Is your company having trouble recruiting new job candidates? Are you repeating job searches? Are your candidates all being rejected by hiring managers?

If this is the case, recruiting specialist Lou Adler has some advice.

First off, he says, don’t repeat job searches. Doing them one time is enough. If you have three for four good candidates, one of them should get the job. If not, there are other problems to consider.

If these kinds of things are happening, there is usually a problem somewhere else that is causing them. For example, the problem could be that hiring managers are not really sure exactly what they are looking for, or how to find the right person. One way to solve this problem is to use performance profiles, rather than just job descriptions, Adler says.

Another problem might be that the candidates are not being interviewed properly and this is leading to rejections.

There may even be larger problems that are causing these recruiting failures. For example, your company is looking for a person with qualifications that just don’t exist. The company itself doesn’t have the best reputation as a good place to work, or the company is not paying a competitive salary. These types of problems need to be tackled at the executive level.
You also may be taking the wrong approach to the situation, searching for candidates as if there is an abundance of talent, when in fact there is a shortage.

Your company needs to keep track of its hiring ratio – the number of candidates interviewed to the number of candidates hired. This ratio should be around four to one, Adler says. If it starts going higher, your company has a problem, and it needs to be looked at to find out why.

One quick way to reduce this hiring ratio, Adler says, is to withhold judgments on candidates for at least 30 minutes during the interview, because it is within these first 30 minutes that most hiring decision mistakes are made, he says.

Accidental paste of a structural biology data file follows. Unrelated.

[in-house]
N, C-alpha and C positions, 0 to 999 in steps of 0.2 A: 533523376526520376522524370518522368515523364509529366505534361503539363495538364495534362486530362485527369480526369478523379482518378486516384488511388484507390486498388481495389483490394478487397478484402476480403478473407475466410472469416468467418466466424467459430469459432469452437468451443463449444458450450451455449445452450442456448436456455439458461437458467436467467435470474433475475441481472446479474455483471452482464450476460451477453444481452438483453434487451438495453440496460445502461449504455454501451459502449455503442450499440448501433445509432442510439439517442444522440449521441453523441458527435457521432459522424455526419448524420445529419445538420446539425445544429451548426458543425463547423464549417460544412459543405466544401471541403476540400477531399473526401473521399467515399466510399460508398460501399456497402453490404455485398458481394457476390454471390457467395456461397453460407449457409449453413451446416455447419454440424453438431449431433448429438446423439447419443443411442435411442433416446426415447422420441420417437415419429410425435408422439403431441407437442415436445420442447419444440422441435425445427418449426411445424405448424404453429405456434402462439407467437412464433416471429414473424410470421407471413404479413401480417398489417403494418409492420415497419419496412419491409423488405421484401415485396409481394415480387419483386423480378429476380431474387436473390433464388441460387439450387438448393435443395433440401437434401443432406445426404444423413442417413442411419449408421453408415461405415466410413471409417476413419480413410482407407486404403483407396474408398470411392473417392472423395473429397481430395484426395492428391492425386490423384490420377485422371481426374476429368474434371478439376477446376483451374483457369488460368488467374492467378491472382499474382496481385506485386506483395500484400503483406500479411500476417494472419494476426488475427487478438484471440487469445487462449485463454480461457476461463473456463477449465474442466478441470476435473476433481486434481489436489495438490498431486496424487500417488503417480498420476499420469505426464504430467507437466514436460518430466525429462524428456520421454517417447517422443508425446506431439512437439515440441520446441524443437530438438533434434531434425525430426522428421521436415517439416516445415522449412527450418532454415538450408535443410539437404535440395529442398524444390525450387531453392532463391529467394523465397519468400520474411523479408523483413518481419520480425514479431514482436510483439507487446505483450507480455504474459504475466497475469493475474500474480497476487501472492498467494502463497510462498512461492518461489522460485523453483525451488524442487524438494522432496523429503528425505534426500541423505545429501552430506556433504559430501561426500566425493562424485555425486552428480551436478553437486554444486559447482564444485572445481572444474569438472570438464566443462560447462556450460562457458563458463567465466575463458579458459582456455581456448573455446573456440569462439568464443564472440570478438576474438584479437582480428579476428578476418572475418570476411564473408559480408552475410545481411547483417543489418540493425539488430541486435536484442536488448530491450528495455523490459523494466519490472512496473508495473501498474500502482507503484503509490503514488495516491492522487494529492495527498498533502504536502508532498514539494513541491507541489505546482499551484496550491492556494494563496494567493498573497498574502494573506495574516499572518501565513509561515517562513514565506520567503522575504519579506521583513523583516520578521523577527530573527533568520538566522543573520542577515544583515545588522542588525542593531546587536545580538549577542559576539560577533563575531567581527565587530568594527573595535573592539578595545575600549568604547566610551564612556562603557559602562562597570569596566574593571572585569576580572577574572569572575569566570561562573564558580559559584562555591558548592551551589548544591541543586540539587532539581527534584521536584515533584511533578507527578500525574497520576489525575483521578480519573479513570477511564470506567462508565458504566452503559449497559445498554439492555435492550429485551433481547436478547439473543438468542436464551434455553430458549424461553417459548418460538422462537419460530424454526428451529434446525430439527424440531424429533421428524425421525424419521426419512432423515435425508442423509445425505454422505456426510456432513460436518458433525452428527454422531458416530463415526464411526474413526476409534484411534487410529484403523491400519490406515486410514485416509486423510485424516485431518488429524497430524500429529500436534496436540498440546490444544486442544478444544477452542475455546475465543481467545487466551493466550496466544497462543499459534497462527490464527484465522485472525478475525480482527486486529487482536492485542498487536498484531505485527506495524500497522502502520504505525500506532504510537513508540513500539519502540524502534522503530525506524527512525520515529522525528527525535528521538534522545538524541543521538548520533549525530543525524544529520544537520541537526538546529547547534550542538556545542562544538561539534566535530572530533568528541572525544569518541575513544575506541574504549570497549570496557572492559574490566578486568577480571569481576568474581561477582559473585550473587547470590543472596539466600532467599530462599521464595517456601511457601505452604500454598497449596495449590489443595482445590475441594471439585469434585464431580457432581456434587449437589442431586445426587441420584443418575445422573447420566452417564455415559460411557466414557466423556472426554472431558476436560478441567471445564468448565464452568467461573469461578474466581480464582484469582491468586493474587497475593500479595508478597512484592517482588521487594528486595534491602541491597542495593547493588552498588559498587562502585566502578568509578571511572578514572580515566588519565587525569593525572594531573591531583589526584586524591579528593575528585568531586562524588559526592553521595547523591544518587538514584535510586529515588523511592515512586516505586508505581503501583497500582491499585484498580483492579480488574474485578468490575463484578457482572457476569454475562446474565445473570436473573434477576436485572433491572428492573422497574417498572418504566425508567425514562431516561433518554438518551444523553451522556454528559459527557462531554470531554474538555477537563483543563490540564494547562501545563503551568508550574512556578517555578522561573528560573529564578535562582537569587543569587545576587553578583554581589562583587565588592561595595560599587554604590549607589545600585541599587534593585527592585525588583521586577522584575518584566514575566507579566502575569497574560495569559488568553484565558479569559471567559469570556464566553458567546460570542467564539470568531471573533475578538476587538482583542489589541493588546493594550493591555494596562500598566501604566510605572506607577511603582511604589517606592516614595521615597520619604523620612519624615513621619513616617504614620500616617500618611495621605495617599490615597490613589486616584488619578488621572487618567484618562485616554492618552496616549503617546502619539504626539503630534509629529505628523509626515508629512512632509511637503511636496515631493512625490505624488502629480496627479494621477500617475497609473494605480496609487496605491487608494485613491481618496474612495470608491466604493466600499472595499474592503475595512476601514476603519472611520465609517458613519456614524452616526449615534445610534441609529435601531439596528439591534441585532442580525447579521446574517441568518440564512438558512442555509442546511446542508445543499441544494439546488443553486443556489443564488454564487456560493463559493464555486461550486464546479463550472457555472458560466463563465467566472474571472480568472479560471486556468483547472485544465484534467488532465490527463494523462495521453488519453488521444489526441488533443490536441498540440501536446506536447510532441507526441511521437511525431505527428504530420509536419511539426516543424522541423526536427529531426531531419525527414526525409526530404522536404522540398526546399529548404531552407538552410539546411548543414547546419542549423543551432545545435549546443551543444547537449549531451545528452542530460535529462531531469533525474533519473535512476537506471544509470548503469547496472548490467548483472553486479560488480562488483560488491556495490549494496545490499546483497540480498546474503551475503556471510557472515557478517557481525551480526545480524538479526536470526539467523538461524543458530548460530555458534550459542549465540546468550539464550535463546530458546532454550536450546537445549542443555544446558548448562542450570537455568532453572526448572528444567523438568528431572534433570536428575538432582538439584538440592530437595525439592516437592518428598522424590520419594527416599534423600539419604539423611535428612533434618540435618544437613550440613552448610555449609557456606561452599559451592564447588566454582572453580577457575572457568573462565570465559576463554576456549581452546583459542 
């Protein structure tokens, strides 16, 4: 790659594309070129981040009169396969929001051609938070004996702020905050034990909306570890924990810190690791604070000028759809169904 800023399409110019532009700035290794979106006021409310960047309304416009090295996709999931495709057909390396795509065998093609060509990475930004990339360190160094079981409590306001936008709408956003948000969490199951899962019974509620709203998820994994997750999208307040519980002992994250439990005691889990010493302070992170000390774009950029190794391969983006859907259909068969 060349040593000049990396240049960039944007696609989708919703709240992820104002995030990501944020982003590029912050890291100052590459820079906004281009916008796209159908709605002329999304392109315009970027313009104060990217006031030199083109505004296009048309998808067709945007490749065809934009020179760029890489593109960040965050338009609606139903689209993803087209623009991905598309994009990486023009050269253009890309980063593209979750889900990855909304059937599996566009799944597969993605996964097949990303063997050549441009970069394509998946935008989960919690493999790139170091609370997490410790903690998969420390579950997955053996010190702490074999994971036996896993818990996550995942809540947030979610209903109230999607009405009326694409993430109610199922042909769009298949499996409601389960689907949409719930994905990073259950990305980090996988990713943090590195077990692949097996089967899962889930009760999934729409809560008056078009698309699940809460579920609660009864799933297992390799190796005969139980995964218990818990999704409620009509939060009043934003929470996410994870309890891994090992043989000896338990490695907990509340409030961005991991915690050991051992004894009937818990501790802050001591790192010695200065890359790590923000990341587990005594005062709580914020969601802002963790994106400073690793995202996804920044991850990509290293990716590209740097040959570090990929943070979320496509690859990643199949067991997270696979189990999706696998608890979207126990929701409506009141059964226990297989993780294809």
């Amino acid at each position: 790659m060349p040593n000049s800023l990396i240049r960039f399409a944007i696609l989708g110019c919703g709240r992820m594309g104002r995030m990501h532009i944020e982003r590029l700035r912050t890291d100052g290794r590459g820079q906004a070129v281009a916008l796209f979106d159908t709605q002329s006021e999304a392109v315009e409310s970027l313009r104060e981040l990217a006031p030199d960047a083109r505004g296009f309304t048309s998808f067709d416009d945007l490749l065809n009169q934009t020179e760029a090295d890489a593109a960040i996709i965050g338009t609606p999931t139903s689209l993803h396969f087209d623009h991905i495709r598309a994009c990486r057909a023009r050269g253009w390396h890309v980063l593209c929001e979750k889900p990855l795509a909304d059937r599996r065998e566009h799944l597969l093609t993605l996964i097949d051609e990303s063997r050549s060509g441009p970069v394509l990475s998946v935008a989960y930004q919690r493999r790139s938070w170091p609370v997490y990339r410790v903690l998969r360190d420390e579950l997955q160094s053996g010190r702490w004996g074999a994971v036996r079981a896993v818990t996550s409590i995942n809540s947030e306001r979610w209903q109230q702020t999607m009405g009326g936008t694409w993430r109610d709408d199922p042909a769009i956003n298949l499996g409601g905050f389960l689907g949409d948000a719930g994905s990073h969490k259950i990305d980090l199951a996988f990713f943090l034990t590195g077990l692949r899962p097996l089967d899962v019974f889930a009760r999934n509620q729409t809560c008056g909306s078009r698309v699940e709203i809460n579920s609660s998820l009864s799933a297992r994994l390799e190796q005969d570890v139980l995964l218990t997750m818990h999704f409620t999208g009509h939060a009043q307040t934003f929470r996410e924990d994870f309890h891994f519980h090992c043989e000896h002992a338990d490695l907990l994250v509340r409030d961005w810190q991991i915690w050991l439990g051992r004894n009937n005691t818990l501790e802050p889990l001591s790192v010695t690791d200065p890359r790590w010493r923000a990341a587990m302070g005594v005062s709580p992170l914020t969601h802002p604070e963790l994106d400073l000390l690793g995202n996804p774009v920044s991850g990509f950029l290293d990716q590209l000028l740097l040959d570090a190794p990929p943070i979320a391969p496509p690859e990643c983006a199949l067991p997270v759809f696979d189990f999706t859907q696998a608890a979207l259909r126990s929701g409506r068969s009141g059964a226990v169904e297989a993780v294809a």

We all make snap judgments on people – research has shown that it can happen within the first few seconds of meeting someone. In an interview, if a candidate initially comes across as articulate, professional and energetic, the interviewer might easily decide this person is a viable candidate, without even being aware of whether the person has the required skills, education or experience.

Conversely, if someone initially comes across as a little hesitant, a little unsure, the person might be immediately dismissed as a viable candidate, even though he or she may have exactly the skills and experience needed for the job.

By withholding judgment for those 30 minutes, the interviewer gives himself or herself the chance to make a more knowledgeable, informed decision.

If you’re looking for help in interviewing – perhaps you need someone to handle the preliminary interviews and screening for you – look to Winston Resources. We can help your Manhattan-area screen and vet candidates efficiently and cost effectively. Contact us today.

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